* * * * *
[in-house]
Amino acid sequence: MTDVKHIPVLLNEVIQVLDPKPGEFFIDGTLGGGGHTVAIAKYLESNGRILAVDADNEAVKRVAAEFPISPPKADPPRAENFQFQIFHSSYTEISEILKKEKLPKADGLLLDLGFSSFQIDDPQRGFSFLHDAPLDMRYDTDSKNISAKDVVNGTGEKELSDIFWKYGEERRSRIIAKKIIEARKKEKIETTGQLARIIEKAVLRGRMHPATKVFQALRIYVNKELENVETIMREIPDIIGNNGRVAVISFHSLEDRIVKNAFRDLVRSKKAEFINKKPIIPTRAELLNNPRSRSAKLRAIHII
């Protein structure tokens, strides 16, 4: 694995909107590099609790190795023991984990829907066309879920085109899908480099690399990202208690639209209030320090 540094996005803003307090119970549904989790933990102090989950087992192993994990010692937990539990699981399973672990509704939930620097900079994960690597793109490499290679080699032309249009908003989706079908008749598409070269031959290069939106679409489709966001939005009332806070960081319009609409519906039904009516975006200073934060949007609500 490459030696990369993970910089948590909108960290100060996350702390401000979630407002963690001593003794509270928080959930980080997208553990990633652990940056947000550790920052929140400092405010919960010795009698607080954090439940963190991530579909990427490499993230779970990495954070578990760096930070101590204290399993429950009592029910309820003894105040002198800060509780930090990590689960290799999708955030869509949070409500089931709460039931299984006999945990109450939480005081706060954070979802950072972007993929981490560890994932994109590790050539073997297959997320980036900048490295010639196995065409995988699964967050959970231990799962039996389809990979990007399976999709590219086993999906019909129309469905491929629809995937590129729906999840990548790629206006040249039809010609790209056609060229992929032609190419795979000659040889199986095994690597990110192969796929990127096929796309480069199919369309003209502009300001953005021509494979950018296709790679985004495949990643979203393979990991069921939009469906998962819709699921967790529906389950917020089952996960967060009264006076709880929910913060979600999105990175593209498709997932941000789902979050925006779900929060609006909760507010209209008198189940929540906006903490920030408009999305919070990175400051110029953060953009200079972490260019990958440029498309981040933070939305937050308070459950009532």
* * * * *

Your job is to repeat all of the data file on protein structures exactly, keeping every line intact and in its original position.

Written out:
[in-house]
Amino acid sequence: MTDVKHIPVLLNEVIQVLDPKPGEFFIDGTLGGGGHTVAIAKYLESNGRILAVDADNEAVKRVAAEFPISPPKADPPRAENFQFQIFHSSYTEISEILKKEKLPKADGLLLDLGFSSFQIDDPQRGFSFLHDAPLDMRYDTDSKNISAKDVVNGTGEKELSDIFWKYGEERRSRIIAKKIIEARKKEKIETTGQLARIIEKAVLRGRMHPATKVFQALRIYVNKELENVETIMREIPDIIGNNGRVAVISFHSLEDRIVKNAFRDLVRSKKAEFINKKPIIPTRAELLNNPRSRSAKLRAIHII
């Protein structure tokens, strides 16, 4: 694995909107590099609790190795023991984990829907066309879920085109899908480099690399990202208690639209209030320090 540094996005803003307090119970549904989790933990102090989950087992192993994990010692937990539990699981399973672990509704939930620097900079994960690597793109490499290679080699032309249009908003989706079908008749598409070269031959290069939106679409489709966001939005009332806070960081319009609409519906039904009516975006200073934060949007609500 490459030696990369993970910089948590909108960290100060996350702390401000979630407002963690001593003794509270928080959930980080997208553990990633652990940056947000550790920052929140400092405010919960010795009698607080954090439940963190991530579909990427490499993230779970990495954070578990760096930070101590204290399993429950009592029910309820003894105040002198800060509780930090990590689960290799999708955030869509949070409500089931709460039931299984006999945990109450939480005081706060954070979802950072972007993929981490560890994932994109590790050539073997297959997320980036900048490295010639196995065409995988699964967050959970231990799962039996389809990979990007399976999709590219086993999906019909129309469905491929629809995937590129729906999840990548790629206006040249039809010609790209056609060229992929032609190419795979000659040889199986095994690597990110192969796929990127096929796309480069199919369309003209502009300001953005021509494979950018296709790679985004495949990643979203393979990991069921939009469906998962819709699921967790529906389950917020089952996960967060009264006076709880929910913060979600999105990175593209498709997932941000789902979050925006779900929060609006909760507010209209008198189940929540906006903490920030408009999305919070990175400051110029953060953009200079972490260019990958440029498309981040933070939305937050308070459950009532």